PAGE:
Ceredigion Coast Path
The Ceredigion Coast Path is a waymarked long distance footpath following the coast of Cardiganshire along Cardigan Bay from Cardigan (52°4’52"N, 4°39’39"W), at the border with Pembrokeshire, to Ynyslas (52°31’38"N, 4°2’58"W), which is a little south of the estuary of the River Dovey, which river marks the boundary with Merionethshire. The path is 65 miles long in total.
The path is named after an old Welsh name for Cardiganshire, Ceredigion, which is also used by the local council in both languages. It forms one section of the Wales Coast Path, an 870-mile long-distance walking route around the whole coast of Wales from Chepstow in Monmouthshire to Queensferry in Flintshire, which route was opened in 2012.
The Ceredigion Coast Path project was funded by taxpayers' money and a European scheme for West Wales and the Valleys. There were previously existing lengthy public rights of way along the coastline, but the scheme allowed for these to be linked together – by creating new public access routes – to make a continuous route. The path was opened throughout in July 2008.
The coast path runs along the 'Welsh Heritage Coast' from Cardigan northwards along Cardigan Bay to Ynyslas near (Borth), a little to the north of Aberystwyth. The official start, in Cardigan, is the bronze otter next to the bridge on the northern bank of the River Teifi. (SN177458) The end is at the Ynyslas war memorial. (SN609940)
The path crosses a variety of landscapes, such as the dune system at Ynyslas, high cliffs, storm beaches, sandy bays and sea caves. The path passes through small villages and some well-known tourist resorts and offers a close insight into this stretch of coast.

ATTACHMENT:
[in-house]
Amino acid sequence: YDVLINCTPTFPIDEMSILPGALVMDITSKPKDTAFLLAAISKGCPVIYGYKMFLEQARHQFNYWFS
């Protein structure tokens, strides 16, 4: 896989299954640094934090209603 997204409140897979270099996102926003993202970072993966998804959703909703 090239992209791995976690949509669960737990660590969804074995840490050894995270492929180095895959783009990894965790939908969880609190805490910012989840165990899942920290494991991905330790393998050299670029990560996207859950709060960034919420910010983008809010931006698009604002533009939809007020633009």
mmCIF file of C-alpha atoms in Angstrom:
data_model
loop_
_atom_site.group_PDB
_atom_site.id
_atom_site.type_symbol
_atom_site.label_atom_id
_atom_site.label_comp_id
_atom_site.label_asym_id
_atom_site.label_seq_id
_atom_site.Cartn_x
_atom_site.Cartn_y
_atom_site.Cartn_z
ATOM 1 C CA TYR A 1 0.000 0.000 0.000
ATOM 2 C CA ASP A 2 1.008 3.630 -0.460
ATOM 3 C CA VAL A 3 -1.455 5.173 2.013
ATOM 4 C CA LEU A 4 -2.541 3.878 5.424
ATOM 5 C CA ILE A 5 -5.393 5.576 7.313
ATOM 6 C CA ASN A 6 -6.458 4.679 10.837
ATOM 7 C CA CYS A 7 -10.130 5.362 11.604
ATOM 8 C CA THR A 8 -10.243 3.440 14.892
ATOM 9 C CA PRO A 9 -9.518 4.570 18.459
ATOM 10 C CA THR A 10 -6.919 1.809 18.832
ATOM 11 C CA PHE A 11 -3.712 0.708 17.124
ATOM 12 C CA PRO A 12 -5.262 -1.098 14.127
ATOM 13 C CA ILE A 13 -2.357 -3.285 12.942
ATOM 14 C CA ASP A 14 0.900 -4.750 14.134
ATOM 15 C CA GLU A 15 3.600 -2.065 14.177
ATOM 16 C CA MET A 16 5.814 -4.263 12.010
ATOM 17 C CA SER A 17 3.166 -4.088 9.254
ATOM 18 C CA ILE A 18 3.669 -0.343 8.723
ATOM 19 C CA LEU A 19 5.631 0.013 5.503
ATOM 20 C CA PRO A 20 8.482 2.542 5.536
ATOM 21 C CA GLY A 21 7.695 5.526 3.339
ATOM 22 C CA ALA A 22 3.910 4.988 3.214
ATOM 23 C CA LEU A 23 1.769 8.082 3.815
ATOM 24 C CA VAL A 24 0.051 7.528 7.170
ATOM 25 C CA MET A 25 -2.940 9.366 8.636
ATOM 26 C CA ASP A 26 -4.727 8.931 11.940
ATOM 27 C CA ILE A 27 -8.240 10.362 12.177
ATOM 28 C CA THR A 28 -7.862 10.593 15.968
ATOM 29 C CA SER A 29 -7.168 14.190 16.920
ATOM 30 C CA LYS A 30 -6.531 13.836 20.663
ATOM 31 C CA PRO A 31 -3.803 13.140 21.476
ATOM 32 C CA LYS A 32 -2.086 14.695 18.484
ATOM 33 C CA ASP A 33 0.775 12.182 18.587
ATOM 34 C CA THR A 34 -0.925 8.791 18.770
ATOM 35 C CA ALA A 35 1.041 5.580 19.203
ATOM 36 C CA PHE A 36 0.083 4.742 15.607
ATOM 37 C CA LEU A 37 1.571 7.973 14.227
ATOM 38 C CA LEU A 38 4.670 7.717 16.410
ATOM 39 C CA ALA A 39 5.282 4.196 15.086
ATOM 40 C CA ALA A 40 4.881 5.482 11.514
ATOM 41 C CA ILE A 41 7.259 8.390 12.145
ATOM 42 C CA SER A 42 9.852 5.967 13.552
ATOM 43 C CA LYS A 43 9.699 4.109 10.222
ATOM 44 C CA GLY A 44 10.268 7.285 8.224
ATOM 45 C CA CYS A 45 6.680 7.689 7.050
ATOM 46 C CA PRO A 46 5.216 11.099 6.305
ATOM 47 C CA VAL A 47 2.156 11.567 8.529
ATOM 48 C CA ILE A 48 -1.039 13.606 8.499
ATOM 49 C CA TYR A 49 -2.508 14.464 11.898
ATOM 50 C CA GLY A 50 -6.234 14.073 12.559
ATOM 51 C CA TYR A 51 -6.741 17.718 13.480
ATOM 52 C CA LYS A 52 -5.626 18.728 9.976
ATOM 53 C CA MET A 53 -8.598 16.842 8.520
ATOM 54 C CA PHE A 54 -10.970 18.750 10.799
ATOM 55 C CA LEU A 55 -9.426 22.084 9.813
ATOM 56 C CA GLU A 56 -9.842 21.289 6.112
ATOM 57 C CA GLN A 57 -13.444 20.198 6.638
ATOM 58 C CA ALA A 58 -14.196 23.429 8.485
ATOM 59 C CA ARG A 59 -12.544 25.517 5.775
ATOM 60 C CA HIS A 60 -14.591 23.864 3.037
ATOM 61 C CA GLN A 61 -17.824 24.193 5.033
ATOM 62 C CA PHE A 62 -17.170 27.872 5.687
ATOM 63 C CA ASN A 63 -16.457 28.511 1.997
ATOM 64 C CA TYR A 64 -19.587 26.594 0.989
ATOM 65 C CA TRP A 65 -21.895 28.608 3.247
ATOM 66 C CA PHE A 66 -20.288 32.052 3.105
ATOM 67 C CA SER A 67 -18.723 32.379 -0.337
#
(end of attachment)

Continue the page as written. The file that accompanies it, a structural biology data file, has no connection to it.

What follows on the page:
Four sections of the Cardiganshire coast are designated as 'Heritage Coast', and two areas within Cardigan Bay are marine Special Areas of Conservation because of their importance for wildlife. This section of coastline is renowned for bottlenose dolphins, grey seals and porpoises.
The route of the Coast Path can be accessed by road at a number of points, so that it can readily be split into the following eleven sections:
- Cardigan to Mwnt: 11.7 miles – Note: There is a temporary route connecting Gwbert with Mwnt; the actual Coast Path section within that vicinity is currently unavailable because of legal proceedings.
- Mwnt to Aberporth: 5.3 miles
- Aberporth to Tresaith: 1.5 miles
- Tresaith to Penbryn: 1.6 miles
- Penbryn to Llangrannog: 1.7 miles
- Llangrannog to Cwmtydu: 5.5 miles
- Cwmtydu to New Quay: 3.8 miles
- New Quay to Aberaeron: 6.5 miles
- Aberaeron to Llanrhystud: 7.4 miles
- Llanrhystud to Aberystwyth: 10.6 miles
- Aberystwyth to Borth (Ynyslas): 9.9 miles
Some of the sections are challenging, given the undulating nature of the path, but some of the flatter sections are quite suitable for walkers of lesser or limited ability. Recently, for instance, work completed between Aberporth and Tresaith has re-routed the path to avoid steps.
Whilst a long-distance path in its own right, it is linked at both ends as part of the Wales Coast Path. At its southern end, via the old bridge over the River Teifi in Cardigan, the nearest crossing point to the coast, it meets the Pembrokeshire Coast Path at St Dogmaels.
Many of the coastal villages and towns were visited by the Cardi Bach bus service run between Cardigan and New Quay, particularly aimed at walkers. Introduced in 2004, it initially carried 1,000 passengers a year and only ran in the summer. Funding though ended in September 2014 and the service closed.
The northern part of the Coast Path, at Borth and Aberystwyth, can be accessed by train on the Cambrian Line.
- "All-Wales Coast Path Nears Completion" - BBC News Wales, 17 October 2011
- Allan, Liz (2009). Walking the Ceredigion Coast Path: From Cardigan to Borth. Machynlleth: Kittiwake Press.
- Ceredigion's Coast Path Awaits You!
- . BBC. 15 September 2014. http://www.bbc.co.uk/news/uk-wales-mid-wales-29205625. Retrieved 2 November 2014.